Cozy Cumbrian Thrills: The Coniston Case by Rebecca Tope

This image has no bearing upon the story

Having time to kill yesterday, whilst waiting to see Valerian, I spent sometime in the Library. I glanced at the SF/Fantasy section, then turned to crime, where a very familiar word caught my eye: Coniston.

I’ve never heard of Rebecca Tope, who seems to be one of those very prolific crime fiction writers who turn out a book a year, in long-running series. Her main series is the Cotswold Mysteries, now running at something like twenty books, all centred upon Thea, a professional house-sitter, who encounters murder wherever she sits in a way that immediately makes me think of Jessica Fletcher in Murder, She Wrote.

The Coniston Case is the third of, to date, five books set in the Lake District, so Martin Edwards no longer has a monopoly on my beloved country. Rebecca Tope’s books are rather more concentrated in area, centred upon Windermere and basing themselves around events in nearby villages, all within a ten mile radius.

The heroine of this series is Persimmon ‘Simmy’ Brown, and you’re right, it’s an awful name and the Simmy bit, with its overtones of antisemitism, is a constant distraction. Simmy is a florist, with a shop in Windermere Village, where she’s assisted by twenty-year old Melanie Todd, hotel-management trainee with an artificial eye, and pestered by self-confident, highly-intelligent schoolboy, the seventeen-year old Ben Harkness.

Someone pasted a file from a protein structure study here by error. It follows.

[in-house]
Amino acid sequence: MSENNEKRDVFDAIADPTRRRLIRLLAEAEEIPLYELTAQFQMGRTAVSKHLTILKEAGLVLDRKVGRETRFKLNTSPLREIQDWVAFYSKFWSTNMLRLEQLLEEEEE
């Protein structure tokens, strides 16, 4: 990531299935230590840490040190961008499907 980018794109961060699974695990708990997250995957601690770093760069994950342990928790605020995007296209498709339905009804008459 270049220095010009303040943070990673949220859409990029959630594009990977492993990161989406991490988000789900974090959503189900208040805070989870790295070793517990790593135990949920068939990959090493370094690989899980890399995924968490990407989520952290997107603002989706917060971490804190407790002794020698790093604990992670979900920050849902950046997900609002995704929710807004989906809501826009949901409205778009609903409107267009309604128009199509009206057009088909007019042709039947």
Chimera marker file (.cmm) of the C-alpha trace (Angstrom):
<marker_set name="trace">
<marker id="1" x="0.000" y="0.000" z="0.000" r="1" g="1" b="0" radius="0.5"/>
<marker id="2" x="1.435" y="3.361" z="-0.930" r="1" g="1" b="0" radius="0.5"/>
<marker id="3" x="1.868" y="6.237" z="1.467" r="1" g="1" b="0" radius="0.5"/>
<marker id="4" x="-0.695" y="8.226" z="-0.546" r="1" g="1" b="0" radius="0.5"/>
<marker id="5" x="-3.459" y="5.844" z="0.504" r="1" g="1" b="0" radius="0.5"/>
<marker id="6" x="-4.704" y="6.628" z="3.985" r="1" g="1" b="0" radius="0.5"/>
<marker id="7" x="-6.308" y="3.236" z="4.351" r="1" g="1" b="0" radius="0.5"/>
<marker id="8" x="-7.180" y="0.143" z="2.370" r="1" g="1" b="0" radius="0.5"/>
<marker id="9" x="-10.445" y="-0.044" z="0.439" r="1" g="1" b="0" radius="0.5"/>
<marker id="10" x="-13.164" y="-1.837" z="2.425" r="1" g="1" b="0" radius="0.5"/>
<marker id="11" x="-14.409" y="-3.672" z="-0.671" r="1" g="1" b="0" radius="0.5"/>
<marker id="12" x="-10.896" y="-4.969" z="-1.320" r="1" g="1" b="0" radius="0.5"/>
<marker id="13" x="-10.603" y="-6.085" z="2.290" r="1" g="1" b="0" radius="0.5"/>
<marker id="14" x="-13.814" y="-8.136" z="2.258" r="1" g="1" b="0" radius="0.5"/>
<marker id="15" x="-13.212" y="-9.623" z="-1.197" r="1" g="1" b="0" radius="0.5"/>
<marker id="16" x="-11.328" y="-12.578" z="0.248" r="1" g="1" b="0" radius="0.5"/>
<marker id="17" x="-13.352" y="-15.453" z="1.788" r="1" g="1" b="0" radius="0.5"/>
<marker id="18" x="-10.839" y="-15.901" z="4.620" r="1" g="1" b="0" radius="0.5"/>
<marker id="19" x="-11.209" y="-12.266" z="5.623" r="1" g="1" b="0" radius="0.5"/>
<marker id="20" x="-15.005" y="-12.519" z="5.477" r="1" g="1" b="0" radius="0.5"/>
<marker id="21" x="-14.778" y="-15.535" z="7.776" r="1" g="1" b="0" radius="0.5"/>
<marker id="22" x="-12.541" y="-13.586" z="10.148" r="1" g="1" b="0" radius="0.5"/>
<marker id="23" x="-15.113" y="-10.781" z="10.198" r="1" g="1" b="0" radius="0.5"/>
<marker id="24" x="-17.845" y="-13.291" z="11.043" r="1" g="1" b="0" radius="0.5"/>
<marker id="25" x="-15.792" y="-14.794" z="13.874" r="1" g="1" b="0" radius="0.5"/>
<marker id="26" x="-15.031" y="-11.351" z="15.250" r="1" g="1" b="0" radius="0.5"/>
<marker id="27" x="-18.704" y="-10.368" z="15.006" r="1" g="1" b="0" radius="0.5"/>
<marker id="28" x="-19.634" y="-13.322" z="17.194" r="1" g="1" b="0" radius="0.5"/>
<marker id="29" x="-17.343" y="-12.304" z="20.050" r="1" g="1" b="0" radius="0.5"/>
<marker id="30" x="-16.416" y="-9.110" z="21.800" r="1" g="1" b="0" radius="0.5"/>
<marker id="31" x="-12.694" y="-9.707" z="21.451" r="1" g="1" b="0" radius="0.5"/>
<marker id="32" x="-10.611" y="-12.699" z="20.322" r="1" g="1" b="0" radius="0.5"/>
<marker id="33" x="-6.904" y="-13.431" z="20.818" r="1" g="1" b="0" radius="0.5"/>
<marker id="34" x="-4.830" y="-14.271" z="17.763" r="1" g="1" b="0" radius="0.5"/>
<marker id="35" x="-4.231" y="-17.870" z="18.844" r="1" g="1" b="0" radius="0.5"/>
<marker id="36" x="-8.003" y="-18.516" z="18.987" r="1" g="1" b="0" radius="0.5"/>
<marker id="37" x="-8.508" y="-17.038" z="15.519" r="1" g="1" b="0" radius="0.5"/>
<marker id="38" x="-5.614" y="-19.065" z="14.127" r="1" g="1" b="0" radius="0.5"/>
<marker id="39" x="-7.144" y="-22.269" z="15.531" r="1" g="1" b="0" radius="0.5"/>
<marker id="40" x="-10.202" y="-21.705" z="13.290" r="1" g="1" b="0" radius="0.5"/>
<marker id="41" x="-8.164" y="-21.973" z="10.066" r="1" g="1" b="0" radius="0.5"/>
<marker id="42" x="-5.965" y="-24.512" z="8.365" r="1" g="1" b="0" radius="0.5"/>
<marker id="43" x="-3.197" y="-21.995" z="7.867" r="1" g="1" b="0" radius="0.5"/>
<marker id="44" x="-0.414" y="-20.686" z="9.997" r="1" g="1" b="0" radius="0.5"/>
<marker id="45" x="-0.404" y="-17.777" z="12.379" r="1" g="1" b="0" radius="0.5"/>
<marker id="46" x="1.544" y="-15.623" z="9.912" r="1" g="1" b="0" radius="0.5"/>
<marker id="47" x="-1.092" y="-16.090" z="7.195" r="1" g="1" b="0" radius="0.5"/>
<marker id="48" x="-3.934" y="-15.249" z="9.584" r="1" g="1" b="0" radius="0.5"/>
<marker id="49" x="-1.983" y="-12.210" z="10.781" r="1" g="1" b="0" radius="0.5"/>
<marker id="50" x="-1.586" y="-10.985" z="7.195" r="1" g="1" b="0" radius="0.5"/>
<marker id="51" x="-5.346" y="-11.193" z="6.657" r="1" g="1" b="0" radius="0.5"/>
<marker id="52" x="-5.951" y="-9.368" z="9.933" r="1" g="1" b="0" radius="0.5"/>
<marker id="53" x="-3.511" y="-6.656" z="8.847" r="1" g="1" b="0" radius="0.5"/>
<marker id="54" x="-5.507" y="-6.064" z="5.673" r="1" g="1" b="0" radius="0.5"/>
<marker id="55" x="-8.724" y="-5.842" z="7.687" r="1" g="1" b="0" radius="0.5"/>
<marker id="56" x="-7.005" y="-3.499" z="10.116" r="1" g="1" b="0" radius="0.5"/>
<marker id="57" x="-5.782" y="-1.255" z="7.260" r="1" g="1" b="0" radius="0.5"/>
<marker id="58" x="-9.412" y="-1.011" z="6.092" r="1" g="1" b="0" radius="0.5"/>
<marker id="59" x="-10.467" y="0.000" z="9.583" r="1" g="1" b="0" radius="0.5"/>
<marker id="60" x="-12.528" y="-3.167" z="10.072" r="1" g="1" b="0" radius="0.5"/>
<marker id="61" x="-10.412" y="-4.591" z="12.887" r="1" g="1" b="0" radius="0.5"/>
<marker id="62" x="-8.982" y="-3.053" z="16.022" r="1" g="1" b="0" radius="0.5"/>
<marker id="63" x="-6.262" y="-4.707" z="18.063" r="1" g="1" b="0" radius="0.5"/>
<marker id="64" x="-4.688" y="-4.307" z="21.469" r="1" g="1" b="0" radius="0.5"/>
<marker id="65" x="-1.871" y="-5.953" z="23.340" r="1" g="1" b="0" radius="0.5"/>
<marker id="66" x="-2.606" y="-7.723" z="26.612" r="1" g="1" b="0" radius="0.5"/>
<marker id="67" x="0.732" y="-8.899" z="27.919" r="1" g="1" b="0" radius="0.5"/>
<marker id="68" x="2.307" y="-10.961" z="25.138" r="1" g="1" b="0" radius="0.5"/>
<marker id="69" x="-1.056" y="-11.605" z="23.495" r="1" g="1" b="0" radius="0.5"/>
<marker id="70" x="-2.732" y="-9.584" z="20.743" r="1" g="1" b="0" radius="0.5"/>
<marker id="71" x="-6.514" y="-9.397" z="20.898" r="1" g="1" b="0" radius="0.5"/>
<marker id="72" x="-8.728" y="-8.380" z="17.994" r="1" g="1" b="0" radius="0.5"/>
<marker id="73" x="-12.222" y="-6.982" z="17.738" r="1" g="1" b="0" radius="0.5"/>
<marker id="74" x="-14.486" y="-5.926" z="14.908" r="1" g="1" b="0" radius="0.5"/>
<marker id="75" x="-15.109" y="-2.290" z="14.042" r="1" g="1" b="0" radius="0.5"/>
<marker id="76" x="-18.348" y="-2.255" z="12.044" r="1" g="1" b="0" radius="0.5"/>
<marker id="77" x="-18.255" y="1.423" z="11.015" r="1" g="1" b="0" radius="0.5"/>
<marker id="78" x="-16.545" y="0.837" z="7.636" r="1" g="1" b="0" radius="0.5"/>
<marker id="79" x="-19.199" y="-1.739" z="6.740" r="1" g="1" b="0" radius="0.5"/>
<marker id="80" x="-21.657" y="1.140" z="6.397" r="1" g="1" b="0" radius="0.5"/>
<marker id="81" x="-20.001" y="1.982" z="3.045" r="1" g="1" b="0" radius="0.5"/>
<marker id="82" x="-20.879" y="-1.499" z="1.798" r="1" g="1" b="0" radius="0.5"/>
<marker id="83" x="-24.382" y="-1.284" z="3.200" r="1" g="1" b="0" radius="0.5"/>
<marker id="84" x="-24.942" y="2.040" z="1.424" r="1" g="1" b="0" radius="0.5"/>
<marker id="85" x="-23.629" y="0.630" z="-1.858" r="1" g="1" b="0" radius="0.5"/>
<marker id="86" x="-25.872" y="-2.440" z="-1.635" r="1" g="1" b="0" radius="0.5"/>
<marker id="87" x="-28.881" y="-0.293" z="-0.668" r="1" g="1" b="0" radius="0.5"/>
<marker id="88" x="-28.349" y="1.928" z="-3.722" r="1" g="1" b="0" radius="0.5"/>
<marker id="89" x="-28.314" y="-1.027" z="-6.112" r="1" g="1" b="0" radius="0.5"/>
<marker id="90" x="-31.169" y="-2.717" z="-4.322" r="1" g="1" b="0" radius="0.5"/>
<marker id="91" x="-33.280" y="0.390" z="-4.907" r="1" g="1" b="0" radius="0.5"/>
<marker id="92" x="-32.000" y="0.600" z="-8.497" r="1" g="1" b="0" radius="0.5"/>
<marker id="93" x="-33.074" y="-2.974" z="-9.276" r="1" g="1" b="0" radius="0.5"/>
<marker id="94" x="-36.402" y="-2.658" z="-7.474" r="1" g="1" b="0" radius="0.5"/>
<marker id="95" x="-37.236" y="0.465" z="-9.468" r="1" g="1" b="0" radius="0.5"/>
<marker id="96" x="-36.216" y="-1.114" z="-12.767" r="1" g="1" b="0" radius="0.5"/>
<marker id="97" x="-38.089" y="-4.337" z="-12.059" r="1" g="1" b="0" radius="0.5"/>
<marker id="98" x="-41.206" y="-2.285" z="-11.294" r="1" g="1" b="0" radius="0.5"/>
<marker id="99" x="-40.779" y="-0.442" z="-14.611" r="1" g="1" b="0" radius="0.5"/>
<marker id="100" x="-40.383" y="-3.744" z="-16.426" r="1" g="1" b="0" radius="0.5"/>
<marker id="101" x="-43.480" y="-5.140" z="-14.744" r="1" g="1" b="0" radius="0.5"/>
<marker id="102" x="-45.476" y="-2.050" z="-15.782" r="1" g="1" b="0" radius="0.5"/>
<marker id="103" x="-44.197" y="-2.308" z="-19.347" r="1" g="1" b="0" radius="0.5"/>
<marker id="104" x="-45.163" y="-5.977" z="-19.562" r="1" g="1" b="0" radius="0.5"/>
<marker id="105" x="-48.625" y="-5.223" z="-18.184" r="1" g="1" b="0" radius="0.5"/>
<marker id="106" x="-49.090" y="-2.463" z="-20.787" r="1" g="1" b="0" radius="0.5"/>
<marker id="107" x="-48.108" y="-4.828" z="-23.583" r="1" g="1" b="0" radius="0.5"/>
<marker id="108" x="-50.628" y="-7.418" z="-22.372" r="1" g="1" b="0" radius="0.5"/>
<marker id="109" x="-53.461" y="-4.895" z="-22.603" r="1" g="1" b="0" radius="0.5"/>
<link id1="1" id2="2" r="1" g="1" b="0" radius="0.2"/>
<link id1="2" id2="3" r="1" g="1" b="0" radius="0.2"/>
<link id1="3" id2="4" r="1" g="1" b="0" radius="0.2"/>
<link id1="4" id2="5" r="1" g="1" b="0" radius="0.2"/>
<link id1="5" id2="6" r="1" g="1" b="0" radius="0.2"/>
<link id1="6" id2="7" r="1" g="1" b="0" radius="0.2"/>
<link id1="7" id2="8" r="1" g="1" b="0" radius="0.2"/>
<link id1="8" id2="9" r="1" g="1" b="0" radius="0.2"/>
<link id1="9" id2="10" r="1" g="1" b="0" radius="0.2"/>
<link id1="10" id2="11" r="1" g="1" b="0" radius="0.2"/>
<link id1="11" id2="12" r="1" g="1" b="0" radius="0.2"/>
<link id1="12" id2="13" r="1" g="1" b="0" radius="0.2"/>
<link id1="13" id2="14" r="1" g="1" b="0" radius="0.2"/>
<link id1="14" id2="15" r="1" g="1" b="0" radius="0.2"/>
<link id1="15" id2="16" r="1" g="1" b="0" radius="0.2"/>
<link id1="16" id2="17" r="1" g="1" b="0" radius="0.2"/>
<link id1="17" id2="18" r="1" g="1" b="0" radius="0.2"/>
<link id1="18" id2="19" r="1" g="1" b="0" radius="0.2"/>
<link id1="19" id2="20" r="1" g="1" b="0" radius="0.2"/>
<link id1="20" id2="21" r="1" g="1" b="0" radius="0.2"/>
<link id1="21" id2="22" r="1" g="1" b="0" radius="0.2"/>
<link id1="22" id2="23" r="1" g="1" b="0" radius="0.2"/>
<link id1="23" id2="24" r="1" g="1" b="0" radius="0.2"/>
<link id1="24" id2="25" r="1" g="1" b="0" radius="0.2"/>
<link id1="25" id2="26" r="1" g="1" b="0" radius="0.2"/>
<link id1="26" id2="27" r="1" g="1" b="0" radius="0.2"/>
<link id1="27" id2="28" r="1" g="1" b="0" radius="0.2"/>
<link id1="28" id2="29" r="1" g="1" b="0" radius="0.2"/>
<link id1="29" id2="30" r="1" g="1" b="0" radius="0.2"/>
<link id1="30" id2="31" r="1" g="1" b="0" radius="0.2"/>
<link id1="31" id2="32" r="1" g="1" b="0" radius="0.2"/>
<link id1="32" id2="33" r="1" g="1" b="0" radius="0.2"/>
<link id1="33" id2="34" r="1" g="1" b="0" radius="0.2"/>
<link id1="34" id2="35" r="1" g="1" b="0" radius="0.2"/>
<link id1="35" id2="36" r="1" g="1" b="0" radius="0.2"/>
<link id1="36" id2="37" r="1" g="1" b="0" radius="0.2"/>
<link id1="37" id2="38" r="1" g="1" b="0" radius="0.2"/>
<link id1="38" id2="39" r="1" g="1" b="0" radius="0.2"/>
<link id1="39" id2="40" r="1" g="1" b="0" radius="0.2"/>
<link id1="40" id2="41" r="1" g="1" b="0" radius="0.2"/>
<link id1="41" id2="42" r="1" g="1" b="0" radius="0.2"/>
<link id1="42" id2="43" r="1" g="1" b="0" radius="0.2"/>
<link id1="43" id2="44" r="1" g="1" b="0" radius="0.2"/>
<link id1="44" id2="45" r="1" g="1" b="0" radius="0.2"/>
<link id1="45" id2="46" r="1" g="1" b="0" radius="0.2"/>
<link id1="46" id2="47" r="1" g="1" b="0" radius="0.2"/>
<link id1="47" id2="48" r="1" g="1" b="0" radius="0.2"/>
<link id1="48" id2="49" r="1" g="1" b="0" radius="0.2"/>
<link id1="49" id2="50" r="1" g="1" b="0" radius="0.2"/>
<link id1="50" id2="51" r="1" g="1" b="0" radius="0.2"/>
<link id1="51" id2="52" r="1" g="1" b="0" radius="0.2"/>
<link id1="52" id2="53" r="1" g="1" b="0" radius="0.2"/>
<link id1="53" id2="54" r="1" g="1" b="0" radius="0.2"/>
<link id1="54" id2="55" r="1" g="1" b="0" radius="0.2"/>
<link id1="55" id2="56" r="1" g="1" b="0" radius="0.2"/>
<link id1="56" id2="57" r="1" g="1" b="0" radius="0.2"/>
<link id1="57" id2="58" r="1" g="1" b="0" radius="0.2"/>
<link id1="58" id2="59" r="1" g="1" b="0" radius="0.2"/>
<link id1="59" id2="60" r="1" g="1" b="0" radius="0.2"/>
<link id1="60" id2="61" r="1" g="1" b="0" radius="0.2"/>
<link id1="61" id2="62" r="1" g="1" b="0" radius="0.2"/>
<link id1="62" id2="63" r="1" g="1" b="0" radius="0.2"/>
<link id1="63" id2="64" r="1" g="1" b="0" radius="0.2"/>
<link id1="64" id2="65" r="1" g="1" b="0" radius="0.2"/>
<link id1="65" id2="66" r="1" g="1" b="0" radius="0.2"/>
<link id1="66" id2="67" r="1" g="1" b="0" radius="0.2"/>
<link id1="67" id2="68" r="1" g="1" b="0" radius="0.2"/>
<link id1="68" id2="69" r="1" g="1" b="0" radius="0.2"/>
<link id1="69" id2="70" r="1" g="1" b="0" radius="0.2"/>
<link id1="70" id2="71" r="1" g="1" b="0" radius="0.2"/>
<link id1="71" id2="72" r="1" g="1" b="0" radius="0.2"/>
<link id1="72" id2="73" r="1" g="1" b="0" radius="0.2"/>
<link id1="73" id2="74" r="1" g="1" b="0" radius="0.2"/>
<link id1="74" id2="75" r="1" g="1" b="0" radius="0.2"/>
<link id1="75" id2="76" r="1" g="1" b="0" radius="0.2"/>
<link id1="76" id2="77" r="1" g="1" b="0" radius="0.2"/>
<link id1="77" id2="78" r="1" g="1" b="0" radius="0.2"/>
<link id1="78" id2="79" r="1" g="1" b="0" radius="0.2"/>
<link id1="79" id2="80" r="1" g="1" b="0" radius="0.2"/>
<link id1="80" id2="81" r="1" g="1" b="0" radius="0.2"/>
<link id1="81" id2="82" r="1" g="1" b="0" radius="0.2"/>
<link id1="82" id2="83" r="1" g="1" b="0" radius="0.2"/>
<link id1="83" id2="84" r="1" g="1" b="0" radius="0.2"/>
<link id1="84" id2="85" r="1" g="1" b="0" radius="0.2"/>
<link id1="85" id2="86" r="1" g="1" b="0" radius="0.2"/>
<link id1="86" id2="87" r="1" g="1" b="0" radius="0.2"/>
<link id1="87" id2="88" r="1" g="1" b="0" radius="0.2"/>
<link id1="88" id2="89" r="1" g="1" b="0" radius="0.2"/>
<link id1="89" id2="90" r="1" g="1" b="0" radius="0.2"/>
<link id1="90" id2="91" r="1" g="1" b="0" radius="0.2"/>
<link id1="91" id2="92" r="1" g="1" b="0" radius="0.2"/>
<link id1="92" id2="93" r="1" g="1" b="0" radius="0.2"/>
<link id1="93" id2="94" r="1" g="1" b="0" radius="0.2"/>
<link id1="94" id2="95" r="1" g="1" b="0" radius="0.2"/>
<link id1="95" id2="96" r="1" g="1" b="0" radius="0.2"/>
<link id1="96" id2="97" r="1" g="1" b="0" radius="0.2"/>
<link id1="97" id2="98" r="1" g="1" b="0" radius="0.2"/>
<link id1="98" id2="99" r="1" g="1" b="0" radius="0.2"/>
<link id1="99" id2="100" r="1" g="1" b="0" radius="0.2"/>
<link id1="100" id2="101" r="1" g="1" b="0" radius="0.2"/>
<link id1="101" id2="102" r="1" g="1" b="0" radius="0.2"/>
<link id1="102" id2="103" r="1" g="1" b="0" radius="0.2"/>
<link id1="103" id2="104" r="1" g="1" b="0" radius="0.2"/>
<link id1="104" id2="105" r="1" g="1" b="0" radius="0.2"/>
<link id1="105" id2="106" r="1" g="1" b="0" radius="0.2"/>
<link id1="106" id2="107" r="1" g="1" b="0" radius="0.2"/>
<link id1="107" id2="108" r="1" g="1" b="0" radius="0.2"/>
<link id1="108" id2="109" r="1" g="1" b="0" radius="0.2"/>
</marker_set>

The ‘gang’ is completed by DI Moxon (revealed in this book to bear the first name of Nolan) who investigates the crimes that Simmy somehow, and very reluctantly, gets involved in whilst selling flowers. Moxon appears to have personal feelings for Simmy, who is probably somewhere around forty, divorced after losing an unborn child, and is nowhere described in the book. Neither are Melanie nor Ben, cometo think of it. It’s that kind of book.

Tope is firmly in the ‘cozy crime’ category. There’s no swearing, no violence, nothing too exciting. It’s all very much what I imagine Midsomer Murders must be like, and it’s meant for an audience that doesn’t want to be upset when reading about death and murder. I’m not a crime fiction buff to begin with, and this is not the kind of crime fiction I would choose, preferring stuff with either a greater or a much lesser connection to reality. With this kind of book, you never really get the sense of the passions and emotions that drive people to take another’s life.

The plot’s not really all that important. It’s set around Valentine’s Day, which has Simmy heartily sick of Red roses. She’s getting a spate of anonymous orders, cash, no sender’s details, cards whose messages upset the recipients something chronic, and gets pulled into a case when one of the recipients commits suicide, and his landlord is found murdered.

All the flower incidents turn out to be red herrings, sheer coincidences, and whilst the suicide is as a twisted result of a joke, the psychological basis is a long way from being convincing. Simmy’s friend Cathy comes up from Worcester because her daughter Joanna is sleeping with her tutor Ben and they’re doing some climate-change project on Coniston Old Man (Ms Tope, in this book, comes over as very much a sceptic). Ben, who carries a knife that we’re meant to assume is the murder weapon, is a self-centred obsessive who has spotted a new seam of copper on the Old Man that he expects will make himself rich, and kidnaaps Kathy for forty-eight hours.